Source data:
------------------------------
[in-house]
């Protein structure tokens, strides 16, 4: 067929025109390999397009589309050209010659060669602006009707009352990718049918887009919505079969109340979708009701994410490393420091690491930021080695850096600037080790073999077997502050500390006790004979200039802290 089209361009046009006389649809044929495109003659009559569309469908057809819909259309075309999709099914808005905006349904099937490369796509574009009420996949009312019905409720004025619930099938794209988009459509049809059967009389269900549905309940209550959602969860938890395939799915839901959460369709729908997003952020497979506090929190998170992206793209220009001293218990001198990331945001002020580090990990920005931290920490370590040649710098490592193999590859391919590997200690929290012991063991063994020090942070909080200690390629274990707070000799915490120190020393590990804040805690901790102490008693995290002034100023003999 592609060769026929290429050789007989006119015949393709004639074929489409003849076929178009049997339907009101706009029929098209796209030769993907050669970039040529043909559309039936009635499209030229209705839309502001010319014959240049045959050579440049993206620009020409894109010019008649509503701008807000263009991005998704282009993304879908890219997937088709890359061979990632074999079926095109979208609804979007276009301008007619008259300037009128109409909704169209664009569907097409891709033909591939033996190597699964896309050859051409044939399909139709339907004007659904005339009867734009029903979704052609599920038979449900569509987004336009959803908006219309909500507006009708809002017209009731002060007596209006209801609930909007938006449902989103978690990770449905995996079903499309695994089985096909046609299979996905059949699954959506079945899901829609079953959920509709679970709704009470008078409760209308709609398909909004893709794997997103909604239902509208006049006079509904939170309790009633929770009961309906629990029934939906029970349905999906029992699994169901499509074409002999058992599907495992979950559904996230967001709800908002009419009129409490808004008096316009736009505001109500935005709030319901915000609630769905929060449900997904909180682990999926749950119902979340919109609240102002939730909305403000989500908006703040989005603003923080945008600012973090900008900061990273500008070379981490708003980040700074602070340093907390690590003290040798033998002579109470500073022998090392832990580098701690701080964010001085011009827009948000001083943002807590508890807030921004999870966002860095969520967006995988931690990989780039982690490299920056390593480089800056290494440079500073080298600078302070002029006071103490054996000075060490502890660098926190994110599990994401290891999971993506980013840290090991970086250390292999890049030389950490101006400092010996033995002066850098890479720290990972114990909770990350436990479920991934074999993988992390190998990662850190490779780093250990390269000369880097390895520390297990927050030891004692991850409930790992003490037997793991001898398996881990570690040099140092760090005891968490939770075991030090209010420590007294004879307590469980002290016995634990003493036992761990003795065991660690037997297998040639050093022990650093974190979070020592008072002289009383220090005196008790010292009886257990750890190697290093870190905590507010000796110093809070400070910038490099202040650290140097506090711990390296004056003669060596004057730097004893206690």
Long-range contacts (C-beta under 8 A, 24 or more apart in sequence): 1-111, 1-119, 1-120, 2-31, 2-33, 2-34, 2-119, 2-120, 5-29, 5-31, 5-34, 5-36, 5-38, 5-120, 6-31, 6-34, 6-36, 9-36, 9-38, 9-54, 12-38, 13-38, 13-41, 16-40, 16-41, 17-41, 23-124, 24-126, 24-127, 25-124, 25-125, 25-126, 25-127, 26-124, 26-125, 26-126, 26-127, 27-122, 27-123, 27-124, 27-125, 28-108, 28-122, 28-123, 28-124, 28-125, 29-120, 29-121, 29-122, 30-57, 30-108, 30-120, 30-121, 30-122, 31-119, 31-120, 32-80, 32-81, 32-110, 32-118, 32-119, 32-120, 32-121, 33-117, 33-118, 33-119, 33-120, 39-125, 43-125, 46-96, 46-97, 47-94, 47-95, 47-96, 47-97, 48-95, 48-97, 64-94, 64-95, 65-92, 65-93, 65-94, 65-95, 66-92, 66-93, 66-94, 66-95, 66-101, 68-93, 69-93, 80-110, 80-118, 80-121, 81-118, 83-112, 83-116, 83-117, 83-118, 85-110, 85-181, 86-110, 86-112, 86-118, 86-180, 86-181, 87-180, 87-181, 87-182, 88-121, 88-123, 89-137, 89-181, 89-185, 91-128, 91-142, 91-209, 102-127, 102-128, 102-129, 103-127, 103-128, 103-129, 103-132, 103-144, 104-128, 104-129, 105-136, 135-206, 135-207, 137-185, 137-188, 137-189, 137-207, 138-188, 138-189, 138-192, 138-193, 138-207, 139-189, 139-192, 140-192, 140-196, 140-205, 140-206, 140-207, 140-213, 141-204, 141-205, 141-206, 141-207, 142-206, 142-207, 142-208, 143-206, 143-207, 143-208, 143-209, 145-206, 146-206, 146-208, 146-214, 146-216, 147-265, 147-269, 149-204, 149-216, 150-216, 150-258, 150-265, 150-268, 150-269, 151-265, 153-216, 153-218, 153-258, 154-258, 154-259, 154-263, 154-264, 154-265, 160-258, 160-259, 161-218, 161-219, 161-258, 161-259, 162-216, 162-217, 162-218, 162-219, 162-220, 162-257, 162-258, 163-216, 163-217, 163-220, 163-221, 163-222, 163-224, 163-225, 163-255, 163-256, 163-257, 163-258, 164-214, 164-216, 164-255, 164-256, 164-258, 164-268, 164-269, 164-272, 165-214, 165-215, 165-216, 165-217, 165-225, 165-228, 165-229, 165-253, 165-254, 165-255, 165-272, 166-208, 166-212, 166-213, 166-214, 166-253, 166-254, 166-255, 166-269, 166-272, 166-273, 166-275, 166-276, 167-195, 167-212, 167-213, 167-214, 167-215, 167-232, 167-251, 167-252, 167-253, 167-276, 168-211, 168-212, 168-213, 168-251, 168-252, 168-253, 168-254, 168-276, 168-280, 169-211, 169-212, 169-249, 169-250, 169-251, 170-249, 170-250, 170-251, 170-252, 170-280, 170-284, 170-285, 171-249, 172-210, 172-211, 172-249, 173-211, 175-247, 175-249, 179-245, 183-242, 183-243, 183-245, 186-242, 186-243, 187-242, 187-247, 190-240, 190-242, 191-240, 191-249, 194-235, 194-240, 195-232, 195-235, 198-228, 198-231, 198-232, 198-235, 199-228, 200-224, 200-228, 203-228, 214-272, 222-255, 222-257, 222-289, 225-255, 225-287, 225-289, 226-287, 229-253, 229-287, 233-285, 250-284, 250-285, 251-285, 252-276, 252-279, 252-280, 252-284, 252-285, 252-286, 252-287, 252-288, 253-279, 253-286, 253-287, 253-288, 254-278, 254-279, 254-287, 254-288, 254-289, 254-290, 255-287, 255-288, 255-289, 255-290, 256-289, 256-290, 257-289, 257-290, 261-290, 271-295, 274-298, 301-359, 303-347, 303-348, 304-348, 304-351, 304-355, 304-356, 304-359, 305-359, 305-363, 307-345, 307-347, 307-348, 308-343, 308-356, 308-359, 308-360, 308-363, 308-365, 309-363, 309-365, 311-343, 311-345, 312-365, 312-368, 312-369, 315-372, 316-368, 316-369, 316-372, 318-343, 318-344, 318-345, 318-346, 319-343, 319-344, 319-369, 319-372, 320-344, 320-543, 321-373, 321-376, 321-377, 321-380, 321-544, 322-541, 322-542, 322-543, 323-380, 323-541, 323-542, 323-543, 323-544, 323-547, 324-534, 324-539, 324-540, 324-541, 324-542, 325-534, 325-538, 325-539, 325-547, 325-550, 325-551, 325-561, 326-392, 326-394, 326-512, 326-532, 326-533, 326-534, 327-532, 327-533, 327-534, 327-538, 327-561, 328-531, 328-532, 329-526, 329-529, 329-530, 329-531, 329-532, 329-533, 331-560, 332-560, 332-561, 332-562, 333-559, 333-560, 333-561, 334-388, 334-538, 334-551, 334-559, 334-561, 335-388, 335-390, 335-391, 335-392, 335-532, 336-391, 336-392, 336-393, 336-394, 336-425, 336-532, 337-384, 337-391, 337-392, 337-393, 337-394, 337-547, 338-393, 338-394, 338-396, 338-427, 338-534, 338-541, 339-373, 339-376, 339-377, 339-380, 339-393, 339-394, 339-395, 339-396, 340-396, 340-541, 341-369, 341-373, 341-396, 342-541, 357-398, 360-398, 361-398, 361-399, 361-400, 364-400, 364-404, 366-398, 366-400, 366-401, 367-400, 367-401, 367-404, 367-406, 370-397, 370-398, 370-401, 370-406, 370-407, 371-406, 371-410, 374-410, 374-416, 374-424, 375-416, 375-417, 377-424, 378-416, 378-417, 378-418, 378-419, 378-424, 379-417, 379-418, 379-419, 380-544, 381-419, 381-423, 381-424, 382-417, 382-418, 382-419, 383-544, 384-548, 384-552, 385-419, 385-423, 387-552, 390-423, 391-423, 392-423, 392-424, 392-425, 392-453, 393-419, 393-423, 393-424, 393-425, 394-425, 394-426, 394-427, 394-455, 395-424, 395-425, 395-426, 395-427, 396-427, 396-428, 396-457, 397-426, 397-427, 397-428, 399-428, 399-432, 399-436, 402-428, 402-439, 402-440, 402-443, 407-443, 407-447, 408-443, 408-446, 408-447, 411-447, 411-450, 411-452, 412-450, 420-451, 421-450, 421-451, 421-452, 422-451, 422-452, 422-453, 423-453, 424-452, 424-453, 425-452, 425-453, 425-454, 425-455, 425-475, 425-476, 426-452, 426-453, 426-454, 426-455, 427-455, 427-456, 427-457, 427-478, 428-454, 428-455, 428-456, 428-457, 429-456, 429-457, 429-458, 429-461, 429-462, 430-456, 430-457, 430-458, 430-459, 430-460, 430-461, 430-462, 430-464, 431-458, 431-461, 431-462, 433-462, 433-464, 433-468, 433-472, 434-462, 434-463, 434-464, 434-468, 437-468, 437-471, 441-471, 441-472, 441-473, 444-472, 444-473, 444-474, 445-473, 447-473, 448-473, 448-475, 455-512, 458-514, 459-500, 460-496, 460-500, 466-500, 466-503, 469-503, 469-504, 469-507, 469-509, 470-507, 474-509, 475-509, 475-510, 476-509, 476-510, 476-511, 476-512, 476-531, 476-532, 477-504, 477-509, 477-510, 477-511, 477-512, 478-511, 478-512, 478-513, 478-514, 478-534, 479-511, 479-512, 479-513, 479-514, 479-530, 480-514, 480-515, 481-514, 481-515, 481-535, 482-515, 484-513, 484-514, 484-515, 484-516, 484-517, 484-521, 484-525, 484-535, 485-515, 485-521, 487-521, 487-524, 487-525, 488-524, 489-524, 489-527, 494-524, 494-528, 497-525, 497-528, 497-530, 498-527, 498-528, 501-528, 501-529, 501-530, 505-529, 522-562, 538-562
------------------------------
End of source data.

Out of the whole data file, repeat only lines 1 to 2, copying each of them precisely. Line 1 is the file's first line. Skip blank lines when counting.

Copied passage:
[in-house]
């Protein structure tokens, strides 16, 4: 067929025109390999397009589309050209010659060669602006009707009352990718049918887009919505079969109340979708009701994410490393420091690491930021080695850096600037080790073999077997502050500390006790004979200039802290 089209361009046009006389649809044929495109003659009559569309469908057809819909259309075309999709099914808005905006349904099937490369796509574009009420996949009312019905409720004025619930099938794209988009459509049809059967009389269900549905309940209550959602969860938890395939799915839901959460369709729908997003952020497979506090929190998170992206793209220009001293218990001198990331945001002020580090990990920005931290920490370590040649710098490592193999590859391919590997200690929290012991063991063994020090942070909080200690390629274990707070000799915490120190020393590990804040805690901790102490008693995290002034100023003999 592609060769026929290429050789007989006119015949393709004639074929489409003849076929178009049997339907009101706009029929098209796209030769993907050669970039040529043909559309039936009635499209030229209705839309502001010319014959240049045959050579440049993206620009020409894109010019008649509503701008807000263009991005998704282009993304879908890219997937088709890359061979990632074999079926095109979208609804979007276009301008007619008259300037009128109409909704169209664009569907097409891709033909591939033996190597699964896309050859051409044939399909139709339907004007659904005339009867734009029903979704052609599920038979449900569509987004336009959803908006219309909500507006009708809002017209009731002060007596209006209801609930909007938006449902989103978690990770449905995996079903499309695994089985096909046609299979996905059949699954959506079945899901829609079953959920509709679970709704009470008078409760209308709609398909909004893709794997997103909604239902509208006049006079509904939170309790009633929770009961309906629990029934939906029970349905999906029992699994169901499509074409002999058992599907495992979950559904996230967001709800908002009419009129409490808004008096316009736009505001109500935005709030319901915000609630769905929060449900997904909180682990999926749950119902979340919109609240102002939730909305403000989500908006703040989005603003923080945008600012973090900008900061990273500008070379981490708003980040700074602070340093907390690590003290040798033998002579109470500073022998090392832990580098701690701080964010001085011009827009948000001083943002807590508890807030921004999870966002860095969520967006995988931690990989780039982690490299920056390593480089800056290494440079500073080298600078302070002029006071103490054996000075060490502890660098926190994110599990994401290891999971993506980013840290090991970086250390292999890049030389950490101006400092010996033995002066850098890479720290990972114990909770990350436990479920991934074999993988992390190998990662850190490779780093250990390269000369880097390895520390297990927050030891004692991850409930790992003490037997793991001898398996881990570690040099140092760090005891968490939770075991030090209010420590007294004879307590469980002290016995634990003493036992761990003795065991660690037997297998040639050093022990650093974190979070020592008072002289009383220090005196008790010292009886257990750890190697290093870190905590507010000796110093809070400070910038490099202040650290140097506090711990390296004056003669060596004057730097004893206690």